Over at The Wonk Room, Igor Volsky, after recalling how conservatives successfully killed health care reform on the Senate floor in 1994, makes the counter-intuitive argument that the public option stands a better chance of passing if Sen. Majority Leader Harry Reid leaves it out of the bill he brings to the Senate floor.
Excluding the public option from the Senate bill could broaden the health care debate. Republicans will complain that they need assurances that a public option won't be added in during conference. They'll spend more energy questioning the constitutionality of the individual mandate, the wisdom of eliminating the overpayments to private insurers participating in Medicare Advantage, rationing abortions to women, and ensuring that legal immigrants don't have access to care ...
Democrats could then add the public option to the final health care bill during [the House-Senate] conference, when they reconcile the House and Senate bills. Reid may not have 60 Senate votes for a public plan, but then again, he doesn't need them. The Senate requires 60 votes to break a filibuster and 50+ votes to pass a bill. During the negotiations, Pelosi will likely argue that she needs a public plan to pass a health care bill in the House and the White House will lean on Reid to include some kind of public option.
A legit argument, though one with which I happen to disagree.
Preventing right-wing opposition from suffocating health care legislation on the Senate floor would not necessarily become easier without the public option as a target. There are plenty of hysterical attacks to be made against the individual mandate that can be just as effective as those against the public option when not countered properly.
Furthermore, conservatives are experts at taking peripheral, obscure components of legislation and blowing them up into evidence of a government plot to kill your newborns and serve them as pork burritos to illegal immigrants when the new death panels break for lunch.
Those risks persist no matter what is in the bill. Once a high-profile bill comes to the floor, those risks can only be dealt with head-on.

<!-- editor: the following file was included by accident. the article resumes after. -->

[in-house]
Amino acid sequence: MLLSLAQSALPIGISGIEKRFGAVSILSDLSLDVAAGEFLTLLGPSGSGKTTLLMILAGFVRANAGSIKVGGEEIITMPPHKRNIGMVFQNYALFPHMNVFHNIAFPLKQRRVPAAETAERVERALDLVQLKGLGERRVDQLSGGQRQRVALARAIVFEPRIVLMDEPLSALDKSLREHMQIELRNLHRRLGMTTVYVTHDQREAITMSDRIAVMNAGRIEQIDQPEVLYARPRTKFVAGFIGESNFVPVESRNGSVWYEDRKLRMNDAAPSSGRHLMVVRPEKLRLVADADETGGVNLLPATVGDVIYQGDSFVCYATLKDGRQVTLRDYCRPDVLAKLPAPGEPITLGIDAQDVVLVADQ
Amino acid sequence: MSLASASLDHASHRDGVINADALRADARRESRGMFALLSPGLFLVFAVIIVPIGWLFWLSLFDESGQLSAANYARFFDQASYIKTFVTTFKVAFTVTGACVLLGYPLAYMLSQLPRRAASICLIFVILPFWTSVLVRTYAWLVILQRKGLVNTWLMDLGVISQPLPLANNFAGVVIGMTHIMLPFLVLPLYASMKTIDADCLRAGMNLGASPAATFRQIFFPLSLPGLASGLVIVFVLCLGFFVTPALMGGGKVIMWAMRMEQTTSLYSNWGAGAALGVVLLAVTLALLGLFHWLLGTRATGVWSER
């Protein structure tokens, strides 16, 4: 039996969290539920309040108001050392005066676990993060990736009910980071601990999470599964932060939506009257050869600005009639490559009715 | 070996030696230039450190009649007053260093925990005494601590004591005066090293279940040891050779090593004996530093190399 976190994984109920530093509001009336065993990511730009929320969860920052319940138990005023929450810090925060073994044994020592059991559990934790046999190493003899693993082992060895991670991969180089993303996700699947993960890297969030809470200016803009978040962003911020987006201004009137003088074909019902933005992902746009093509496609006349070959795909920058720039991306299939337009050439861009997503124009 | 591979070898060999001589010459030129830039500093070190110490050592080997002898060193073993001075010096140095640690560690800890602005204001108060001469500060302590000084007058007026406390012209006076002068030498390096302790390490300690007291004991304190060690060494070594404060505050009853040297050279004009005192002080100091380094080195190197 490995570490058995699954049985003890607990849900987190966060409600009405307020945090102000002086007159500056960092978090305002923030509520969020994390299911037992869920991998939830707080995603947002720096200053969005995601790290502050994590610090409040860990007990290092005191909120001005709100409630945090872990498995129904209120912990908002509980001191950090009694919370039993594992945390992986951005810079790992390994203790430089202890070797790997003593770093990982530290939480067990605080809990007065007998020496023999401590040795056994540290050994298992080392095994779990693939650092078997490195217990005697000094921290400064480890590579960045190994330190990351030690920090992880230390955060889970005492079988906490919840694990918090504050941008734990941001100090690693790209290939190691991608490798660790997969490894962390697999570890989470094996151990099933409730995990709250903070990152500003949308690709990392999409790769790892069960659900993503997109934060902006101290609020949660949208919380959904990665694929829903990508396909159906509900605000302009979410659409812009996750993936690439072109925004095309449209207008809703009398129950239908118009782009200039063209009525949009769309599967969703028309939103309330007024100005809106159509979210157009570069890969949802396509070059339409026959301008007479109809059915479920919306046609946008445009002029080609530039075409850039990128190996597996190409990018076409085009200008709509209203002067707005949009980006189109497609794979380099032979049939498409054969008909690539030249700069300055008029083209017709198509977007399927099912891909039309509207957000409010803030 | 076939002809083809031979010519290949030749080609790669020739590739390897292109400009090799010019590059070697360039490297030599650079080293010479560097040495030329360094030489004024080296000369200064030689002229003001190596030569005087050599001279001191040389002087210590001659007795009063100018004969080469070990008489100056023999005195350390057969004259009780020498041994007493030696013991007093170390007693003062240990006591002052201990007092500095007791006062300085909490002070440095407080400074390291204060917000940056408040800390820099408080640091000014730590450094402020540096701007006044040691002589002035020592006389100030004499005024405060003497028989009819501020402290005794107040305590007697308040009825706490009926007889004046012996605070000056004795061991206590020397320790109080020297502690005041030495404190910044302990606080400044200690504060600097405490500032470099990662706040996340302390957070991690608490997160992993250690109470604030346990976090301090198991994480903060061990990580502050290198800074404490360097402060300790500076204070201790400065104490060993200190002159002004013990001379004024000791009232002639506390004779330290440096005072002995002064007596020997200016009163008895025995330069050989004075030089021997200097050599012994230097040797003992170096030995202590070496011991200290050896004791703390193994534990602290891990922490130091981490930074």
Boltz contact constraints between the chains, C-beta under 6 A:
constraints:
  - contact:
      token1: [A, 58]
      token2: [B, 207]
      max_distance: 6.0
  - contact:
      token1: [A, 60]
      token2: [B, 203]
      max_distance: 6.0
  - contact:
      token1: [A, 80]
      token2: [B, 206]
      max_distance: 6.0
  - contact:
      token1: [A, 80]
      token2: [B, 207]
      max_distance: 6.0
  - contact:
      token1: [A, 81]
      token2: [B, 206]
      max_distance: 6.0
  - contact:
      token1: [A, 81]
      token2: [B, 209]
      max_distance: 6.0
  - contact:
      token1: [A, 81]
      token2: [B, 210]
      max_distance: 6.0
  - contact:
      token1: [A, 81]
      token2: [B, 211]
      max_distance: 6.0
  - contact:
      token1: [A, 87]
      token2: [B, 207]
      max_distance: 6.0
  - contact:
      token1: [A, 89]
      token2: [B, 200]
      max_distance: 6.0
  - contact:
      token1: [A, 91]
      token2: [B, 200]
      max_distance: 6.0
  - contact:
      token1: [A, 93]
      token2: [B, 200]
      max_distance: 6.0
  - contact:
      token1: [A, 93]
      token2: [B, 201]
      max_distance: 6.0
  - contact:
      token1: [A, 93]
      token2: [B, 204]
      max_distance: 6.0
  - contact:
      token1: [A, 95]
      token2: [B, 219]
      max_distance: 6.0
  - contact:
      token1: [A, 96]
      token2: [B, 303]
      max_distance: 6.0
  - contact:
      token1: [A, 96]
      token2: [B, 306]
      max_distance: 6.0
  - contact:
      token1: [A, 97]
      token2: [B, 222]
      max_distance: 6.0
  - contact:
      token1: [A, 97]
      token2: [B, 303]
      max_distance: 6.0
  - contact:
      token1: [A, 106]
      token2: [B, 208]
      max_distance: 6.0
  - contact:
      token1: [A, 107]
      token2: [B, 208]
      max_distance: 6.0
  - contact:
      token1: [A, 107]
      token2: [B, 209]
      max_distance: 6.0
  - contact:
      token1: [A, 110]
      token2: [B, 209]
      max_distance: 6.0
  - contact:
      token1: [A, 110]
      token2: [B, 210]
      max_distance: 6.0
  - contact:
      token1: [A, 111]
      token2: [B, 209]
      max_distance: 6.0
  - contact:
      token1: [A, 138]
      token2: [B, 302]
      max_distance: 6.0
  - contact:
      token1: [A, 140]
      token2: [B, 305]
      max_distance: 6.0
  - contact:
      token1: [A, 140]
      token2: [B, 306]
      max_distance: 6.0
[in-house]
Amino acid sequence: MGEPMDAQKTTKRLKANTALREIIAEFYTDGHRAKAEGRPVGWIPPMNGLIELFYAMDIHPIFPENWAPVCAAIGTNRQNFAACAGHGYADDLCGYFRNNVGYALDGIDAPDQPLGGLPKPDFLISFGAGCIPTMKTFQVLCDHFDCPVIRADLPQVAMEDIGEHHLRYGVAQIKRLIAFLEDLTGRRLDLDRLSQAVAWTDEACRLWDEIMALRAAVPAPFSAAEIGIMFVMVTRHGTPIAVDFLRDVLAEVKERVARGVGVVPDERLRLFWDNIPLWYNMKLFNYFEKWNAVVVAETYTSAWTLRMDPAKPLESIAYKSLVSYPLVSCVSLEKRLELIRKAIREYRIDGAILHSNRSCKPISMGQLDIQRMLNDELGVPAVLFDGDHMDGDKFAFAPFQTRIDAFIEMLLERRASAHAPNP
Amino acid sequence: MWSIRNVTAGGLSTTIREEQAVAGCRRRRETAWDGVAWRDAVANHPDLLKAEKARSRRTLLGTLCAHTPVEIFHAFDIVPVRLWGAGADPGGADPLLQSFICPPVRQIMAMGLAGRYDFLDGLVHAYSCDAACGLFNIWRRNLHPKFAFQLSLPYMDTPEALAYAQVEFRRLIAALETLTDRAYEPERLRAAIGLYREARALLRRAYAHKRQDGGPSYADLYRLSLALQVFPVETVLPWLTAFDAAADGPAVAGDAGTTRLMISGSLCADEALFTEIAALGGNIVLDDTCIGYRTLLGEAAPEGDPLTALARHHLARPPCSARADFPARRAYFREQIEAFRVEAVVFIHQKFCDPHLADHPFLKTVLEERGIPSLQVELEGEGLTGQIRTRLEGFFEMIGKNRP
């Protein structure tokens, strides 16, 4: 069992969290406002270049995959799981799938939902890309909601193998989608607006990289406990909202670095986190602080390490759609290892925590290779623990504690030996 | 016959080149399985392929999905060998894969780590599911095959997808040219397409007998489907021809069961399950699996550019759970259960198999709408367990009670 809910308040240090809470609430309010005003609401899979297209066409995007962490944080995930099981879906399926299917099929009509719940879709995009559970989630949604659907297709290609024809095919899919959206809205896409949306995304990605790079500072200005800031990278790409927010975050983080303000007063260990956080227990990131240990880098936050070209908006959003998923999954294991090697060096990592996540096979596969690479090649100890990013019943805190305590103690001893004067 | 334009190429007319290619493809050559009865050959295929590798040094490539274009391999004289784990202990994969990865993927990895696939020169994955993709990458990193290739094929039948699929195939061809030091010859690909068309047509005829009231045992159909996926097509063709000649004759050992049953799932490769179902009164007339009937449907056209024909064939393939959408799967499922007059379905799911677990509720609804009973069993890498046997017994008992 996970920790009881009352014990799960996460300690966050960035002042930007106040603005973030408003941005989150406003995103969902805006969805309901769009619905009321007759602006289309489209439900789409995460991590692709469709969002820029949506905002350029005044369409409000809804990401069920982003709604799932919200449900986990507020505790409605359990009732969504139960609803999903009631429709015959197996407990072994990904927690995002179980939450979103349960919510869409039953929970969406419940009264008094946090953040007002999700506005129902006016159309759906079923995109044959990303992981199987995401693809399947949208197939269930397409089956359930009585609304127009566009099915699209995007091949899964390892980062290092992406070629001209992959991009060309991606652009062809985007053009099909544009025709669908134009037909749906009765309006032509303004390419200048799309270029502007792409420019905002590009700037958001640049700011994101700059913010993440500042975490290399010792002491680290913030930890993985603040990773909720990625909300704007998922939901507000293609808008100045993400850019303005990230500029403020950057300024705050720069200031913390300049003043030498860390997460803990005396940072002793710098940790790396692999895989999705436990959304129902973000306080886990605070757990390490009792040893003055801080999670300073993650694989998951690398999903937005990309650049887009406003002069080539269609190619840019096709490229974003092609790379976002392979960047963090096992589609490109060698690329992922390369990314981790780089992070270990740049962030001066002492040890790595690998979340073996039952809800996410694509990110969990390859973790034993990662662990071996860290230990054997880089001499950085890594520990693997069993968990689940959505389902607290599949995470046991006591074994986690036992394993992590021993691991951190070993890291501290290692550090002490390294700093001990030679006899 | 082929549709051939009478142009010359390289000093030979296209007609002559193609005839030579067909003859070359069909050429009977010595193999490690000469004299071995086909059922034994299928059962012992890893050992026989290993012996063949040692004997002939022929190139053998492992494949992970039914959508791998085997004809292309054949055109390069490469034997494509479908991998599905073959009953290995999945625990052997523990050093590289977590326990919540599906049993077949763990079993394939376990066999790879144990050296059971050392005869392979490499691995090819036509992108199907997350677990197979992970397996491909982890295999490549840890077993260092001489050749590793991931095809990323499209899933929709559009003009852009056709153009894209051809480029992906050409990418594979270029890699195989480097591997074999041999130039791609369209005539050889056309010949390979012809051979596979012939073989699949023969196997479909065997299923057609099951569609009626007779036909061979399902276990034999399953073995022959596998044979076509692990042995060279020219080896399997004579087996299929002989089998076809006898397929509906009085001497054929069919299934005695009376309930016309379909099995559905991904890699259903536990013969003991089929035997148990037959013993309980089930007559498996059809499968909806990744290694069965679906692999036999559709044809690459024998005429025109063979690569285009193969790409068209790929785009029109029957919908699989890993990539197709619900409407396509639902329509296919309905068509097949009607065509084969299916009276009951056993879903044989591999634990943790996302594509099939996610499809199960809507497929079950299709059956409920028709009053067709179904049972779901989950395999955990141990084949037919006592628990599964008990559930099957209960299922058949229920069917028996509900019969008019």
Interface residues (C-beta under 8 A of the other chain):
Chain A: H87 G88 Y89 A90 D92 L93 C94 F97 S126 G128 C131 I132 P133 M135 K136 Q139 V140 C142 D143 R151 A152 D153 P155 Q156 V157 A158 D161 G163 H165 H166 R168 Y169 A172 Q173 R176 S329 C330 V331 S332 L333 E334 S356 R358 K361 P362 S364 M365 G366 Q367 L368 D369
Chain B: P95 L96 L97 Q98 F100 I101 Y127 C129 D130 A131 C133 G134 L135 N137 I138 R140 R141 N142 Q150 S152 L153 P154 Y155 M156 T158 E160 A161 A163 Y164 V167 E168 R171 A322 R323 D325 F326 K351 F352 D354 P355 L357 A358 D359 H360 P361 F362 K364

It's also no certainty that the House can prevail upon the Senate to add a public option in House-Senate conference. That will only happen if Senate moderates can be convinced that there is no reason to be skittish. And that can only happen if the public option debate is fully engaged and voters in those key states respond to our arguments, out-shouting the right-wing noise machine.
Otherwise, Pelsoi and House progressives could be easily pressured to back down.
But Volsky's argument is a reminder that how Reid merges the Senate health committee and Finance committee bills (assuming there is a Finance bill) is not the final word.
If Reid leaves the public option out, Sens. Chuck Schumer and Jay Rockefeller plan to put a public option amendment on the full Senate floor. If Reid puts it in, surely someone will have an amendment to take it out.
I'd rather see the debate start with the public option in the bill, and see right-leaning Dems have to make the case for taking it out.
I suspect many of them will have a sudden epiphany that they don't want their constituents seeing them in the spotlight, trying so hard to deny voters an affordable alternative to private insurance.
But either way, the public option almost certainly will get a stand-alone vote on the Senate floor. Which as a contested issue, is the way it should be.
And we will have to make our case too. There's no way around that. In fact, we should relish the opportunity.
Originally posted at OurFuture.org.
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